Summary: Paul answers one of the most controversial subjects that the Corinthians had asked in their letter. "Is it a sin for Christians to eat meat that has been sacrificed to idols?" The basic principle involved is, "What is the proper Christian attitude toward
THOUGHTS ABOUT THE PASSAGE:
Charles Spurgeon frequently visited Monaco which had been a gambling resort for years. Spurgeon, of course, was not a gambler, but he enjoyed visiting the grounds of the Casino of Monte Carlo and walking through its lavish gardens. Spurgeon thought the gardens were some of the most beautiful in the world. One day after a conversation with a friend, Spurgeon determined that he would never go there again. The owner of the casino had said to Spurgeon’s friend, "You hardly ever visit my gardens anymore." Spurgeon’s friend replied that since he didn’t gamble it would not be fair of him to continue to enjoy the beautiful gardens without making some contribution to the casino. The owner encouraged the friend to continue visiting because he would lose customers if the friend quit visiting the gardens. He said, "There are many people who don’t intend to gamble in the casino who feel quite comfortable visiting the gardens. Then, from the gardens, it is but a short distance to the gambling tables. You see, when you visit my gardens, you attract other people who eventually become my gambling customers." (Source Unknown)
Paul answers one of the most controversial subjects that the Corinthians had asked in their letter. "Is it a sin for Christians to eat meat that has been sacrificed to idols?" The basic principle involved is, "What is the proper Christian attitude toward things that are harmless in themselves but have an evil connotation to others?" Some of the Christians, while knowing theoretically that an idol was nothing, were unable to break away from old associations in which they thought of these idols as evil deities. In answer to this, Paul says, "Knowledge must be balanced by love" (v. 1-3). Among the Corinthian Christians there evidently was considerable difference of opinion as to whether believers should or should not partake of such meat. Some of the Christians displayed a know-it-all attitude by saying there was nothing wrong with eating the meat offered to idols, and those who refused to eat it were just ignorant. Instead of building up the weak saints, the strong Christians were only puffing themselves up. Paul says that if it causes his brother to stumble, he is willing to give up not just meat offered to idols, but meat itself (v. 13).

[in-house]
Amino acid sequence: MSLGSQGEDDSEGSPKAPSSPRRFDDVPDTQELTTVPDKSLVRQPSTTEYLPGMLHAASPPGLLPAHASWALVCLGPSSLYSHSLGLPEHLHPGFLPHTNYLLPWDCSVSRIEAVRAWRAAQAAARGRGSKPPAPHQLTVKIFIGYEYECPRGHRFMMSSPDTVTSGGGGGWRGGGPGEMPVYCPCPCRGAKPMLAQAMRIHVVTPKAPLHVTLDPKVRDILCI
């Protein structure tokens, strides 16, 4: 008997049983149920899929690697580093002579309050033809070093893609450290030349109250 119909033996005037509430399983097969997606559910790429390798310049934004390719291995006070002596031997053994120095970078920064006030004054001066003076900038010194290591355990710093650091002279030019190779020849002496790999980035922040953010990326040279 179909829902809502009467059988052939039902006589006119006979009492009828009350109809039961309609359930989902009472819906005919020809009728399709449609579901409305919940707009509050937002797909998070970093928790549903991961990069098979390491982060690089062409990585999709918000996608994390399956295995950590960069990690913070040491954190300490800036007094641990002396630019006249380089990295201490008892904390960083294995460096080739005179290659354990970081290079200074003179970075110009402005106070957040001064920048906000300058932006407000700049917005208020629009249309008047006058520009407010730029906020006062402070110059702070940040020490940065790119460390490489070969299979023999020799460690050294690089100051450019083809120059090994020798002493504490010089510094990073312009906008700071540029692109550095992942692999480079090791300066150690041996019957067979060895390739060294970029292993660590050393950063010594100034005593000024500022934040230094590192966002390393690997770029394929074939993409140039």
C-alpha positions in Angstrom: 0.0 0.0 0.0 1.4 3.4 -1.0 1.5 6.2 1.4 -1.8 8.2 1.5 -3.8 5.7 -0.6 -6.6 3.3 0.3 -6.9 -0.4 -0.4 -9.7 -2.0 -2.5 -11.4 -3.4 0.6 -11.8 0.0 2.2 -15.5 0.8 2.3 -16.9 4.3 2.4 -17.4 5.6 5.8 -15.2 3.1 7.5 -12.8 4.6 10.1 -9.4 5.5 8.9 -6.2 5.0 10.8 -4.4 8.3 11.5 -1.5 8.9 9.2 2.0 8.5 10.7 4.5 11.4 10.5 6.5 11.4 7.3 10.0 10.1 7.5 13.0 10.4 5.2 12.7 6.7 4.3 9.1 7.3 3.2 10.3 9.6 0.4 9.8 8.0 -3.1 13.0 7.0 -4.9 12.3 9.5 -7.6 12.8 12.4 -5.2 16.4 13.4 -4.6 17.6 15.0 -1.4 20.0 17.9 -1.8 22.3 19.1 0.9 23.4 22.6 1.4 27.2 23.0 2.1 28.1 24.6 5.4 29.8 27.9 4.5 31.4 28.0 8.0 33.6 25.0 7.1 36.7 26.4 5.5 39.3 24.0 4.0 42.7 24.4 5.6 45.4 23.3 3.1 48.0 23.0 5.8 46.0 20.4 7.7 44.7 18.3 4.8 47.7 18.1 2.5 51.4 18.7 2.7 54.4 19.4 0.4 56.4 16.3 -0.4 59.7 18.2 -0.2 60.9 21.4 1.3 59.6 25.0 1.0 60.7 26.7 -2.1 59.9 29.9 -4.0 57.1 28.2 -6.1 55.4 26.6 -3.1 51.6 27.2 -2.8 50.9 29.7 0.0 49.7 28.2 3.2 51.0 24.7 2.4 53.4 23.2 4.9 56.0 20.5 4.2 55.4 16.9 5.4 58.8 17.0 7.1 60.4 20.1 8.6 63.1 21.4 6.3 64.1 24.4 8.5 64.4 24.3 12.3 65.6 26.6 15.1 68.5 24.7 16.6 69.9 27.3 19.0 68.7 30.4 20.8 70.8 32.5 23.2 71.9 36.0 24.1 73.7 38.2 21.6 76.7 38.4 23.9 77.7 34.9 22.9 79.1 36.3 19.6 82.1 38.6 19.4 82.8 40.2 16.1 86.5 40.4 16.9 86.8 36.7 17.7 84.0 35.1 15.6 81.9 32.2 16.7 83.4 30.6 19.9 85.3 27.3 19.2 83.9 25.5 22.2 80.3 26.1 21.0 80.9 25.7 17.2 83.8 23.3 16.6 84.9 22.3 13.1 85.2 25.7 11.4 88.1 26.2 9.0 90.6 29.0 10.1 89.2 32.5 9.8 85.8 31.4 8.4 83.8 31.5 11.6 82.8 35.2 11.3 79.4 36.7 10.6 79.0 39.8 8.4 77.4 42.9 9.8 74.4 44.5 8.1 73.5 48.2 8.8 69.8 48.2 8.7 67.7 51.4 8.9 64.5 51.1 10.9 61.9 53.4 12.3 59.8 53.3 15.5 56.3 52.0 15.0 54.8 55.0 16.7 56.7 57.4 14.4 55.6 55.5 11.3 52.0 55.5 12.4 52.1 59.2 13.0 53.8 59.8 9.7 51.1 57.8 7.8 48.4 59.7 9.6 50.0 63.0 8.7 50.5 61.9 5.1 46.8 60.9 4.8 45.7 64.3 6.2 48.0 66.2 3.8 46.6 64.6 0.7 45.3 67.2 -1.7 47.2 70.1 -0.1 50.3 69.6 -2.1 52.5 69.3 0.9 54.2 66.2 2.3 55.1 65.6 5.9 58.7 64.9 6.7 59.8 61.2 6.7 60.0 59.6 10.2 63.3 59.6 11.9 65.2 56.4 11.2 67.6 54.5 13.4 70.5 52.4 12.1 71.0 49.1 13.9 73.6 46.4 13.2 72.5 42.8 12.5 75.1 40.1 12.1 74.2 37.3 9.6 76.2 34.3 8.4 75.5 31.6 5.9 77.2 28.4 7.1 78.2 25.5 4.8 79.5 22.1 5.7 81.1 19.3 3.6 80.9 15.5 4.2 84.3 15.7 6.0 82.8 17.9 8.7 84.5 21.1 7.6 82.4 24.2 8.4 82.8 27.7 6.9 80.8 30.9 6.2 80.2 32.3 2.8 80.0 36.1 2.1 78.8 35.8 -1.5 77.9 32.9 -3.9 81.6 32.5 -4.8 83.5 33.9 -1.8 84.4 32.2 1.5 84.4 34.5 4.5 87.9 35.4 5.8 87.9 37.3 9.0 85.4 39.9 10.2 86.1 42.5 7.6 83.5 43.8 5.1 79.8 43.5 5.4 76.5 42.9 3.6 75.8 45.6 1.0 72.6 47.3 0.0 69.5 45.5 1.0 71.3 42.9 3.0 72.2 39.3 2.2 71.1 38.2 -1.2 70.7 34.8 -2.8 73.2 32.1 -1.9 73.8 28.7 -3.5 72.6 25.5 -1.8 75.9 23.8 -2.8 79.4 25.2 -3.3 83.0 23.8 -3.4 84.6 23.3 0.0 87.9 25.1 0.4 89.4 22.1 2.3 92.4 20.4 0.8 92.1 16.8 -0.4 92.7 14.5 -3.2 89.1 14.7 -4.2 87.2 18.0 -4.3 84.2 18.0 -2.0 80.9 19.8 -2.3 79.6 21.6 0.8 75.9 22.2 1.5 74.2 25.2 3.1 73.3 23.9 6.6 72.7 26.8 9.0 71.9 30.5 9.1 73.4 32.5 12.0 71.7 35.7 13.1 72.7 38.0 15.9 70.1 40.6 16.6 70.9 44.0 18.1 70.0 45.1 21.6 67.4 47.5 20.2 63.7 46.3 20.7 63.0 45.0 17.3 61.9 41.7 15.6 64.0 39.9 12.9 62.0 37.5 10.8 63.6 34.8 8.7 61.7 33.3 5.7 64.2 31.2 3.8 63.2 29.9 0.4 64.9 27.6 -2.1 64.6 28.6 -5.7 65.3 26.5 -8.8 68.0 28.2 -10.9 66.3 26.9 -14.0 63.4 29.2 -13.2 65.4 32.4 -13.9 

My Christian standard should be not only to totally abstain from that which is evil, but also to refrain from doing anything that might be a stumbling block to others.